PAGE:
At one point or another every Christian will ask themselves one question, and though every Christian will ask this question, not every Christian will be able to answer this question. The question is very easy to ask, but it isn’t always easy to answer.
The question is this: ‘What is God’s will for my life?’
How many of you have asked this question? This is a good question, and it should be asked. I always enjoy being asked this question because when someone approaches me asking this I know one thing very clearly – the person sitting in front of me loves God a great deal and because of that cares a great deal about what God wants them to do with their life. So this is a good question, but where do we look for the answer? In the sky? In our soup? In dreams? Maybe visions? In our own experiences with God? No, all of those things shift like the sand and are never sure.
Rather, we look for the will of God in the Word of God alone. Before we get into the appropriate answer and how it plays out in our individual lives we must do some work to properly define what God’s will is in the first place, because in order to know will of God for our life we must know what the Word of God says about it.
God’s Secret and Revealed Will / God’s Decretive and Preceptive Will
When we are concerned about such things we must come back to a verse we’ve lingered over many times thus far in our study, Deut. 29:29, which says, ‘The secret things belong to the Lord our God, but the things that are revealed belong to us and to our children forever, that we may do all the words of this law.’ Right away from this one verse, we see a distinction we can make when speaking of the will of God. God has a secret will and a revealed will. Martin Luther made the same distinction calling them Deus absconditus and Deus revelatus, or the concealed will of God and revealed will of God. These labels are merely an outworking of the reality seen in Deut. 29:29. There are indeed many things about God that we do not know and will not know in this life. But at the same time God hasn’t left us in a dark room, He has revealed much of who He is through His Word.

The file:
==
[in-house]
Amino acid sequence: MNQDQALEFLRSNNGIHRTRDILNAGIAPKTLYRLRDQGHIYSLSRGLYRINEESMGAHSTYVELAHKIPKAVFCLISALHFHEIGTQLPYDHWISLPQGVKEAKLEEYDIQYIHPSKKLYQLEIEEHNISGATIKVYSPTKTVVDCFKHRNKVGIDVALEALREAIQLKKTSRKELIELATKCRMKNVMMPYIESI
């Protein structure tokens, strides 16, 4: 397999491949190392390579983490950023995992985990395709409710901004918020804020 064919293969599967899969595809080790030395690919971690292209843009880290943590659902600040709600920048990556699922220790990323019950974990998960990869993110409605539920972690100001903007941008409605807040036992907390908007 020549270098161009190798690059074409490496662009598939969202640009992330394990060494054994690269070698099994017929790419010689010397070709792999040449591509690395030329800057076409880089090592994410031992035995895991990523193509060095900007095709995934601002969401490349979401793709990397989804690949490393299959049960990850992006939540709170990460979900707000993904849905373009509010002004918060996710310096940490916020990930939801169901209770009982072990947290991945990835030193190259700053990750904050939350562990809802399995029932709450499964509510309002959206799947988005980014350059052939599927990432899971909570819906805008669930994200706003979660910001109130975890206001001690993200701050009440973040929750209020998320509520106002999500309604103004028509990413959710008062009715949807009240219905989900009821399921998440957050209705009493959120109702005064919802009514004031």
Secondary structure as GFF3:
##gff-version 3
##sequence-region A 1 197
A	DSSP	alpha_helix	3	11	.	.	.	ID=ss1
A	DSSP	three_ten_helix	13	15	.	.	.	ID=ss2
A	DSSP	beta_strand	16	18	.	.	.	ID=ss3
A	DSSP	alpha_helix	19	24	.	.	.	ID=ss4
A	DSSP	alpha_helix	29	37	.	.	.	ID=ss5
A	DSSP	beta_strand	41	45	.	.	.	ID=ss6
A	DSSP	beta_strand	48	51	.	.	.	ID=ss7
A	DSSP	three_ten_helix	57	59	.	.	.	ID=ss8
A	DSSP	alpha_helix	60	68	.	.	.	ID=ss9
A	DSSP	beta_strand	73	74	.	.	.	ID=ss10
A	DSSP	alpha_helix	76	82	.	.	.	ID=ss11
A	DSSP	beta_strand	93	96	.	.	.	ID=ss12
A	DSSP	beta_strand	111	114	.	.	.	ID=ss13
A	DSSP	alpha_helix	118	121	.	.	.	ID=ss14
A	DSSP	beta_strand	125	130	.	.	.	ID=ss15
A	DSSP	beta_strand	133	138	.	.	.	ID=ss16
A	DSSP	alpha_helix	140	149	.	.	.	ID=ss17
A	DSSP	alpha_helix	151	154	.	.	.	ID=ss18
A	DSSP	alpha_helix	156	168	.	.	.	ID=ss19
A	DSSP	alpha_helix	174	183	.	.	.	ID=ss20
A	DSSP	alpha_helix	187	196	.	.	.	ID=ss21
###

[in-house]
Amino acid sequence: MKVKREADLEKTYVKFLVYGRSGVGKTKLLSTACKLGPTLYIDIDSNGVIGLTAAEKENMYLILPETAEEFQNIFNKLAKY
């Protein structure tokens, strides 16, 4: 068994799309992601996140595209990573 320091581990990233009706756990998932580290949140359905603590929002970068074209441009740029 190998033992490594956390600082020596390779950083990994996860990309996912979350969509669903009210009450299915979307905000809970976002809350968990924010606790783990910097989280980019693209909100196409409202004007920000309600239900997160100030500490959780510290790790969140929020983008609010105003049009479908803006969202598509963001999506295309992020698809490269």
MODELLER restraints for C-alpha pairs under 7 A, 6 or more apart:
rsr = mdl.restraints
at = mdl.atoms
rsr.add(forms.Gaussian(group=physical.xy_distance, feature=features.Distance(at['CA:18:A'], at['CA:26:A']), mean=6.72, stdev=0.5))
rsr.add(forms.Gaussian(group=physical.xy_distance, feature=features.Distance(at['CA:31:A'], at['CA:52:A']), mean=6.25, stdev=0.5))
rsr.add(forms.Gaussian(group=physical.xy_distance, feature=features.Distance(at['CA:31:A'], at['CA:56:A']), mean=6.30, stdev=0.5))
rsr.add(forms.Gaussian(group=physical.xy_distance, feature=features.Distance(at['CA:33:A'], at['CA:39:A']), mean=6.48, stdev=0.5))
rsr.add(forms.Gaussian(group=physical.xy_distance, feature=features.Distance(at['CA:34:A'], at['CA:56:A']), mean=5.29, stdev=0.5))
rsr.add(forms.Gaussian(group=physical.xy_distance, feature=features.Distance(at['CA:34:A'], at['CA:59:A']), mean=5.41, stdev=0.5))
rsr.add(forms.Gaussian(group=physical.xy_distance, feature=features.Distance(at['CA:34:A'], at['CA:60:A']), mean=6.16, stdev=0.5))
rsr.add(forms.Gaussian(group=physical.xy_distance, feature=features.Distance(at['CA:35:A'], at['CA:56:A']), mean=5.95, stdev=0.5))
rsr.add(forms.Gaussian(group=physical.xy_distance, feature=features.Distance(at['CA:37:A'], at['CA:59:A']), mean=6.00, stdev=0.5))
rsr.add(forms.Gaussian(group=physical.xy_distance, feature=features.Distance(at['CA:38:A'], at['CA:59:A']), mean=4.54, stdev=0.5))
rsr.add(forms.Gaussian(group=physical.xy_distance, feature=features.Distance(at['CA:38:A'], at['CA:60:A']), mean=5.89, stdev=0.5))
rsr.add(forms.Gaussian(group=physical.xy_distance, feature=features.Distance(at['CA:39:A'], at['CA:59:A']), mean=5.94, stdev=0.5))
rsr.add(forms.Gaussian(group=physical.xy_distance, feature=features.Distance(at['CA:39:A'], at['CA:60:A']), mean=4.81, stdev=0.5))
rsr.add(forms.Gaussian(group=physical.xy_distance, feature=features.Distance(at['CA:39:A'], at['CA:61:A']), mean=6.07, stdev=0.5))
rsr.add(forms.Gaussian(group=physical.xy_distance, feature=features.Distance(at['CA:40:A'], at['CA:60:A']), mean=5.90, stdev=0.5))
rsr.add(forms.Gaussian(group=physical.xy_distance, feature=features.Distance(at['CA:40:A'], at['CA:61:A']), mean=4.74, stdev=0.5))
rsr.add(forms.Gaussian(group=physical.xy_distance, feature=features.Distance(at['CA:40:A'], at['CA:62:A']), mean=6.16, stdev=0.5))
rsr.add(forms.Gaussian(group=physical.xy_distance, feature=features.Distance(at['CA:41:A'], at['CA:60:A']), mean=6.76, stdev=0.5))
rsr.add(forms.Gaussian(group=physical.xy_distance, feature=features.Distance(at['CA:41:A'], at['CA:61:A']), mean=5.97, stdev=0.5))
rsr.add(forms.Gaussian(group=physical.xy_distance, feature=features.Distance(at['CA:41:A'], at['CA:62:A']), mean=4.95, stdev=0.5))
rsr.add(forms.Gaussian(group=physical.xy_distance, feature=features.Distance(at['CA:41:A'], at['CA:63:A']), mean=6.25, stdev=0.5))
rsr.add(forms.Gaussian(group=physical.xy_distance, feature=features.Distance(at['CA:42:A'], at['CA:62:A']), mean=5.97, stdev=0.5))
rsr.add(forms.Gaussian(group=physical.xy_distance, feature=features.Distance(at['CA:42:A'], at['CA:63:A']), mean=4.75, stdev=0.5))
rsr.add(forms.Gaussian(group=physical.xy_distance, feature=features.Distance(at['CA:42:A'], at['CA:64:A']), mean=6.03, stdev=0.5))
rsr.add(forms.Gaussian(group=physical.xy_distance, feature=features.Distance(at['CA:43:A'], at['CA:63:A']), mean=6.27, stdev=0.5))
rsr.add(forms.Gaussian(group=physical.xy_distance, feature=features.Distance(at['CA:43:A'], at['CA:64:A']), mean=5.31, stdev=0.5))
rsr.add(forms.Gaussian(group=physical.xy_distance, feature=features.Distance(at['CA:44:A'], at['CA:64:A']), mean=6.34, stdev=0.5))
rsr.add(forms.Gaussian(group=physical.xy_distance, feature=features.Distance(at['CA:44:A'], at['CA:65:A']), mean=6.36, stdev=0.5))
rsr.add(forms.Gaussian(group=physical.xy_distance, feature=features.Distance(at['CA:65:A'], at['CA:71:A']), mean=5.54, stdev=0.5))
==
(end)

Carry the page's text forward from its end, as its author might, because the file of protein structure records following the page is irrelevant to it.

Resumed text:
Another way to speak of the will of God is to make another distinction between His decretive will and preceptive will. The decretive will of God, or will of decree, refers to God bringing to pass whatever He so desires in His sovereign pleasure. The ultimate example of God’s decretive will is the cross of Christ. Before time began God the Father planned redemption, and chose to kill His Son on a cross for His people. God decreed this to happen, and because He decreed it, it must happen in the manner and at the exact time God wants it to happen. No one can stop it from happening or resist this will of decree in God, and more so, no one can ever out of the decretive will of God…ever. On the other hand the preceptive will of God, or will of command, refers to God’s commandments or His Law. While the decretive will of God cannot be resisted at all, God’s preceptive will is resisted all the time, and you can in fact out of the preceptive will of God when you disobey. When we read the Ten Commandments we see 10 examples of God’s preceptive will at work, and once we read them we can obey His will or disobey His will.
So when we come back to our question, ‘What is the will of God for my life?’ we should then always ask, ‘Well, what will of God are you referring to? His secret will, His revealed will, His decretive will, or His preceptive will?’
R.C. Sproul offers good counsel on this saying, ‘If they are talking about the hidden (or secret) will of God, they must understand that it is hidden. Most of those who ask the question are struggling with what to do in particular situations. When I am asked about God’s will in such cases, I reply that I cannot read God’s mind. However, I can read God’s Word, which gives me His revealed will, and learning and conforming to that will is enough of a task to last me a lifetime. I can help people with that…’
This is good counsel for us. We must remind others who ask us, and remind ourselves when we ask the question that we’re not crystal ball readers, and that we should never seek to know the secret will of God or the decretive will of God. Deut. 29:29 says those things only belongs to the Lord. But, we not only can look into the revealed will of God and the preceptive will of God, we should devote our lives to looking into them to learn as much as we can about God’s will for our life.